Tablets, smartphones and virtual reality headsets are now a part of UAE classrooms as much as notepads, rulers and pencils were in the school lives of the parents’ and grandparents’ of today’s students.

“We’re using iPads across our two primary schools as the main device for students, and we’re using Microsoft Surface Pro 4s in key stage 3 with secondary students,” says Steve Bambury, Head of Digital Learning and Innovation at Jumeirah English Speaking School (Jess).

Mark Anderson, an educational technology (EdTech) influencer and consultant, first started experimenting with the iPad as a learning tool in 2010 when he was still a teacher. “We started doing some research into mobile learning because we could see that having access to technology in the classroom all the time would help learning,” he tells Education Now.

Soon after, Anderson oversaw the Apple tablet being rolled out to more than 1,300 children at his institution, Clevedon School, one of the UK’s first to do so. In 2014, he penned Perfect ICT Every Lesson, a guidebook for teachers to practically implement technology in the classroom. Since then, things have picked up speed.


“We’ve been using VR at Jess for about three-and-a-half years, and what we’re doing now is trialling more advanced VR concepts using the HTC Vive,” Bambury tells Education Now from the Bett Middle East education summit in Abu Dhabi. “We’re starting to see more schools over here adopting or looking into VR as an integral part of education, especially given its ability to transport students to other places and to allow for experiential learning opportunity.”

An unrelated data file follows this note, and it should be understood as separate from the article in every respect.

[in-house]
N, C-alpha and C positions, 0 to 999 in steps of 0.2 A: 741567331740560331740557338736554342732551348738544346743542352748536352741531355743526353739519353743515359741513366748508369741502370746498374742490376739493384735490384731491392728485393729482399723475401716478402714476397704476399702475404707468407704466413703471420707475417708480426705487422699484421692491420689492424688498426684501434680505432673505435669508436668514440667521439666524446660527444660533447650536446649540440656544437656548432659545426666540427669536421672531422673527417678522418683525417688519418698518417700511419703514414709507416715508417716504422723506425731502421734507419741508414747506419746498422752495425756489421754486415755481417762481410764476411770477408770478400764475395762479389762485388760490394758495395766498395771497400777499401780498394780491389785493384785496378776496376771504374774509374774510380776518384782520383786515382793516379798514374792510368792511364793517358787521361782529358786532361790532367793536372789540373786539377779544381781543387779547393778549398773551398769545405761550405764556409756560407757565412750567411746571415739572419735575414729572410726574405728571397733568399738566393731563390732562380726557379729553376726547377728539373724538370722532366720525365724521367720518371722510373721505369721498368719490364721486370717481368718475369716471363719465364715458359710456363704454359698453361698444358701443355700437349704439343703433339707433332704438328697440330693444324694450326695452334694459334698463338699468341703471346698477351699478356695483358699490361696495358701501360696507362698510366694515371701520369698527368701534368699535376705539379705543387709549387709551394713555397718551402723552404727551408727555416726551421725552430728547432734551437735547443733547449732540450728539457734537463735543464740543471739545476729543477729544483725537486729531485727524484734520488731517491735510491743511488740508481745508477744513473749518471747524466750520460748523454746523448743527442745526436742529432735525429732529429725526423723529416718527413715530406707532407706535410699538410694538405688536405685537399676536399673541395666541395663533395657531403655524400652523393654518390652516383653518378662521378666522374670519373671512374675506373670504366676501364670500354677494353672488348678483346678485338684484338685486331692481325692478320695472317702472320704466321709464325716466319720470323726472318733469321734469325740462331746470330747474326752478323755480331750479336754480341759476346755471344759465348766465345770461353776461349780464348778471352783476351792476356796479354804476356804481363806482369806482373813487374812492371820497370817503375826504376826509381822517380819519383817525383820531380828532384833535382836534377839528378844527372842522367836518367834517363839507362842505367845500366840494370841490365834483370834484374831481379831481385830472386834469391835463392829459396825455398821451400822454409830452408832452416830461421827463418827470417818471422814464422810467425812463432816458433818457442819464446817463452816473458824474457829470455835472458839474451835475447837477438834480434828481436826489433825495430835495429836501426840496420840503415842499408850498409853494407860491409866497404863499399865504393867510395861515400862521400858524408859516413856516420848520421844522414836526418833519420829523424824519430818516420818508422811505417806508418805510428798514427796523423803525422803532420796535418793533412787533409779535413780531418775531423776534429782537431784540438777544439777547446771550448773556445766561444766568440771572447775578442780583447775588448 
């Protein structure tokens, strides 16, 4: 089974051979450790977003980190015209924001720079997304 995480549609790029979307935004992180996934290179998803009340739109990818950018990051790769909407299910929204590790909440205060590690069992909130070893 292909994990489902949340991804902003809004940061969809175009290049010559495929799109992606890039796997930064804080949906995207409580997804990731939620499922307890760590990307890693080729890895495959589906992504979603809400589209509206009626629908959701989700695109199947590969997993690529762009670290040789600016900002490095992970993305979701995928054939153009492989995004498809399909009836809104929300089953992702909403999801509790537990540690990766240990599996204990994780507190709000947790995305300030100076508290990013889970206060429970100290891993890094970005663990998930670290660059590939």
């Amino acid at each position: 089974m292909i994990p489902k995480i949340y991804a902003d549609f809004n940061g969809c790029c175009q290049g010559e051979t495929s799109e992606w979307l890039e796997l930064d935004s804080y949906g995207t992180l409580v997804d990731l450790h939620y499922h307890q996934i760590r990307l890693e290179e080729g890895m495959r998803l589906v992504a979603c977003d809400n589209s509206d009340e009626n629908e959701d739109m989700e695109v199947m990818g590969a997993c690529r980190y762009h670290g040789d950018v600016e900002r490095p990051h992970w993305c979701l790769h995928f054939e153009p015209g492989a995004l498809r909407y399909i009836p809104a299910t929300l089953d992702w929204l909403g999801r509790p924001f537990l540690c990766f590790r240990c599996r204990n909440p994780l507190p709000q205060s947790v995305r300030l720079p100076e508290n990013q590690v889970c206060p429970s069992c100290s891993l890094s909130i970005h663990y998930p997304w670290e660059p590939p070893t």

While the Vive is a powerful piece of kit, it retails in the UAE for about Dh5,000 — not including the high-spec PC required to run it. But more cost-effective alternatives do exist. Google Expeditions lets schoolchildren embark on virtual tours of faraway places using just a smartphone, app and Google Cardboard kit. The Expeditions homepage shows a video of Iowa schoolgirls exploring the Burj Khalifa. One company heavily involved in bringing Expeditions to classrooms in the region is Manama-based Munfarid Consulting. In partnership with VRXOne, a global VR brand, the start-up is working with Gulf governmental initiatives including UAE Vision 2021. “Yes, we are rolling out the VRXOne plans with schools in the UAE, Google Education programmes and part of Future School engagements,” says Dr Sana Farid, Co-founder and CEO of Munfarid. “The Expeditions app provides virtual field trips, with a teacher’s device controlling [and] conducting VR lessons. There are post trip puzzles to improve knowledge retention and results.”


While Anderson appreciates the potential of VR, a technology that excites him more is artificial intelligence (AI). This is due to AI’s ability to aid teachers in delivering what he considers to be the most important part of their job: personalised support and feedback for students. “Research shows that children learn best when feedback and their assessments are just in time, just for them, just what they need to learn to move forward in their learning. Teachers can do that, but we are limited by our resources — there’s only one of us for a class of 20 or 30.”

Bambury says, “We need young adults who understand the concepts involved in STEM so that they can be building robots and we need software programmers who can code their AI.”